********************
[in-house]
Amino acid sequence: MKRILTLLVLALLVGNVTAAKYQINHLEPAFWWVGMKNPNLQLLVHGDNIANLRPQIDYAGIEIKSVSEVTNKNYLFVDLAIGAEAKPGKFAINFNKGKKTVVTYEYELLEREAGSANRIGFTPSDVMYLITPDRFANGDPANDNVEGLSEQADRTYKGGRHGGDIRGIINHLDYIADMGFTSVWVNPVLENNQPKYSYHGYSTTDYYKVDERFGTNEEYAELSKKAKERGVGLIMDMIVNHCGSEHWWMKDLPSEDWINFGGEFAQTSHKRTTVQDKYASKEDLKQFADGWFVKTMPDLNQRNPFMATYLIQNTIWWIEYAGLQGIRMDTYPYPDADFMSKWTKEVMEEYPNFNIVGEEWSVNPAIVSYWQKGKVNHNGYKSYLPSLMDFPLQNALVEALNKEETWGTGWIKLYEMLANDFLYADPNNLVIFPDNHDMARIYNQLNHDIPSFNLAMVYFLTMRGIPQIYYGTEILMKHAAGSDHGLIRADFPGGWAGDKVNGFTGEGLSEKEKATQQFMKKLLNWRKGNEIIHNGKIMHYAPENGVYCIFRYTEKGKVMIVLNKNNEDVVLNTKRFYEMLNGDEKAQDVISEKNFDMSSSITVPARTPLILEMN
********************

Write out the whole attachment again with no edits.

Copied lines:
[in-house]
Amino acid sequence: MKRILTLLVLALLVGNVTAAKYQINHLEPAFWWVGMKNPNLQLLVHGDNIANLRPQIDYAGIEIKSVSEVTNKNYLFVDLAIGAEAKPGKFAINFNKGKKTVVTYEYELLEREAGSANRIGFTPSDVMYLITPDRFANGDPANDNVEGLSEQADRTYKGGRHGGDIRGIINHLDYIADMGFTSVWVNPVLENNQPKYSYHGYSTTDYYKVDERFGTNEEYAELSKKAKERGVGLIMDMIVNHCGSEHWWMKDLPSEDWINFGGEFAQTSHKRTTVQDKYASKEDLKQFADGWFVKTMPDLNQRNPFMATYLIQNTIWWIEYAGLQGIRMDTYPYPDADFMSKWTKEVMEEYPNFNIVGEEWSVNPAIVSYWQKGKVNHNGYKSYLPSLMDFPLQNALVEALNKEETWGTGWIKLYEMLANDFLYADPNNLVIFPDNHDMARIYNQLNHDIPSFNLAMVYFLTMRGIPQIYYGTEILMKHAAGSDHGLIRADFPGGWAGDKVNGFTGEGLSEKEKATQQFMKKLLNWRKGNEIIHNGKIMHYAPENGVYCIFRYTEKGKVMIVLNKNNEDVVLNTKRFYEMLNGDEKAQDVISEKNFDMSSSITVPARTPLILEMN